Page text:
Every once in a while a film comes along that connects with us for absolutely no reason that we can tell. Maybe we had a bad day or spent too long reminiscing with old photographs and our emotions are dangerously close to the surface. Maybe we miss someone or lost contact with someone dear and can’t think of how to make contact again. Perhaps there is something to be said for sentimentalism, for the pluck of heart-strings that give us pause, however uncomfortably.
Life As A House was a quiet film when it was release in 2001 and left theaters much as it had entered. It did not make a profit or win notable awards of much merit. You won’t find it on niche lists for best or most memorable; yet there is substance to this story that reaches out to you, a gentle wrapper for her characters, a cocoon that allows us a glimpse in at something beautiful, tragic and fleeting. The premise is familiar enough; a good person struggling to do the right things is struck down by illness, fights the good fight but ultimately, silently succumbs. Those left behind are spurred to action and with no amount of certainty, persevere, better for having had a chance at something immeasurable than going on the way they were.
Sanford Meisner said of acting, “it is the ability to live truthfully under imaginary circumstances” and to that end, Life As A House is keenly aware. There are a great many films that come to mind that adhere to this principle, exploring what moves us and what is familiar. William Hurt as the egotistical surgeon who is forced by an illness to face his demons and is forever changed by the encounter (The Doctor, 1991). Philip Seymour Hoffman as Wilson Joel, a strikingly sparse, emotionally torn character study of a man facing the aftermath of his wife’s suicide and the note she left behind (Love Liza, 2002). Michael Keaton as Bob Jones, a business man with everything to live for, including a troubled childhood, who discovers he’s dying and sets out to put his life in order (My Life, 1993). There are countless others. We return to these tragedies, in the tradition of Aristotle, because they serve the purpose of purging the soul of the “fear and pity” which most of us carry around (Aristotle called this Catharsis). Good movies intent to reflect life, to capture it up like the glimmer of sun upon the surface of the ocean, and guide it toward us with reasonable facsimile to our own trials and tribulations, triumphs and failures. It is in this way that we appreciate that which is so readily taken for granted; namely the lovely and the sublime.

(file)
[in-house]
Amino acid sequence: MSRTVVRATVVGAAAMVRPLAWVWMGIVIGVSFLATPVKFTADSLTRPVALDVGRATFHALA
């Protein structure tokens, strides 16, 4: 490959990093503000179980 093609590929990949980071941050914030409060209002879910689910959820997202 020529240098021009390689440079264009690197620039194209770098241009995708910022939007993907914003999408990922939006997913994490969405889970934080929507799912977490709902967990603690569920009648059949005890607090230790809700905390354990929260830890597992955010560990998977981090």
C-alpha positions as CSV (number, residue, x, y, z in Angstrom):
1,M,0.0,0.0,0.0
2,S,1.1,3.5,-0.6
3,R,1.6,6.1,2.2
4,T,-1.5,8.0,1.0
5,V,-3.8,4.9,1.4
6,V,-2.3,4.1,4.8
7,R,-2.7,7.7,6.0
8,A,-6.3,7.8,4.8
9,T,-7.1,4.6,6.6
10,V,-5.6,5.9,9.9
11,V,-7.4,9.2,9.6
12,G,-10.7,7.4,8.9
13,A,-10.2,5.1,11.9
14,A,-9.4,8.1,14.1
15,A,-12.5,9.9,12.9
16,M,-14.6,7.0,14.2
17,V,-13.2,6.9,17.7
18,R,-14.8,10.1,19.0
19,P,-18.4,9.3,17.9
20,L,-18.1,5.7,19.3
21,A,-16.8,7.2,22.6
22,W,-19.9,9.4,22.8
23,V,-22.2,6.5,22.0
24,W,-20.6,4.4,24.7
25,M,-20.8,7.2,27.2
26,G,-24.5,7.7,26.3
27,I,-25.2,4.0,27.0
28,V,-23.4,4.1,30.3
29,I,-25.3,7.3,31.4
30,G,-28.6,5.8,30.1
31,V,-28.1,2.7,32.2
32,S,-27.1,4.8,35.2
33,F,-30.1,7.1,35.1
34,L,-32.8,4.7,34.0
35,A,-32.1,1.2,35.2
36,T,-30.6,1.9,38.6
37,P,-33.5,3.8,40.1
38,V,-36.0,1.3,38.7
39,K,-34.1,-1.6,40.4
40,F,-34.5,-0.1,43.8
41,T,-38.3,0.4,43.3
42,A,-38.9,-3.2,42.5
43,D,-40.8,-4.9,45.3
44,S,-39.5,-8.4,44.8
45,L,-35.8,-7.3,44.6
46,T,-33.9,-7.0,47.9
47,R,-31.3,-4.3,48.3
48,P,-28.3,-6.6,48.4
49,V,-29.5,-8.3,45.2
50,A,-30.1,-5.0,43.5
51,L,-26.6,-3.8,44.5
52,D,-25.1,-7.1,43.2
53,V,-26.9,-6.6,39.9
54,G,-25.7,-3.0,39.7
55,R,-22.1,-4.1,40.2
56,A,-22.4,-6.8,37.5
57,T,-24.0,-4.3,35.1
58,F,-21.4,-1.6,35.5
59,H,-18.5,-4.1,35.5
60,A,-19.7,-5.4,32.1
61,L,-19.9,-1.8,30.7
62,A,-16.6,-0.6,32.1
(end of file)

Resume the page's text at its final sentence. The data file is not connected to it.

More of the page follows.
As difficult as it is for mainstream audiences to come to terms with the idea, dying has every bit as much to do with living as anything does. Children become adults and adults grow older, gather wisdom with every season, age, wither and die. There is no chance at a different ending in this lifetime, none other than what we are allotted. Perhaps the thought of dying is less frightening if we pretend it were but a gentle, restful respite from living.
At the end of Life As A House there is finality but as in all things, life begins there. It might be easier to dismiss yet another sad story and how the weight of emotion stifles, like air returning to a room that has been closed off to the world. But the message isn’t the only matter of importance here. What matters is what we bring and take away from the film, how we are affected or not affected is what elevates ordinary movies. In the end, George Monroe (Kevin Kline) slips away, a tiny seedling planted in fertile soil, left to blossom as feelings sometimes do. There is a quiet intensity to his passing, to this story; a sadness that will not sit well with everyone. Still, these are the kinds of stories that we all know a little too well and are reluctant to share until they surface from time to time in cinema, and give back what we’ve known all along.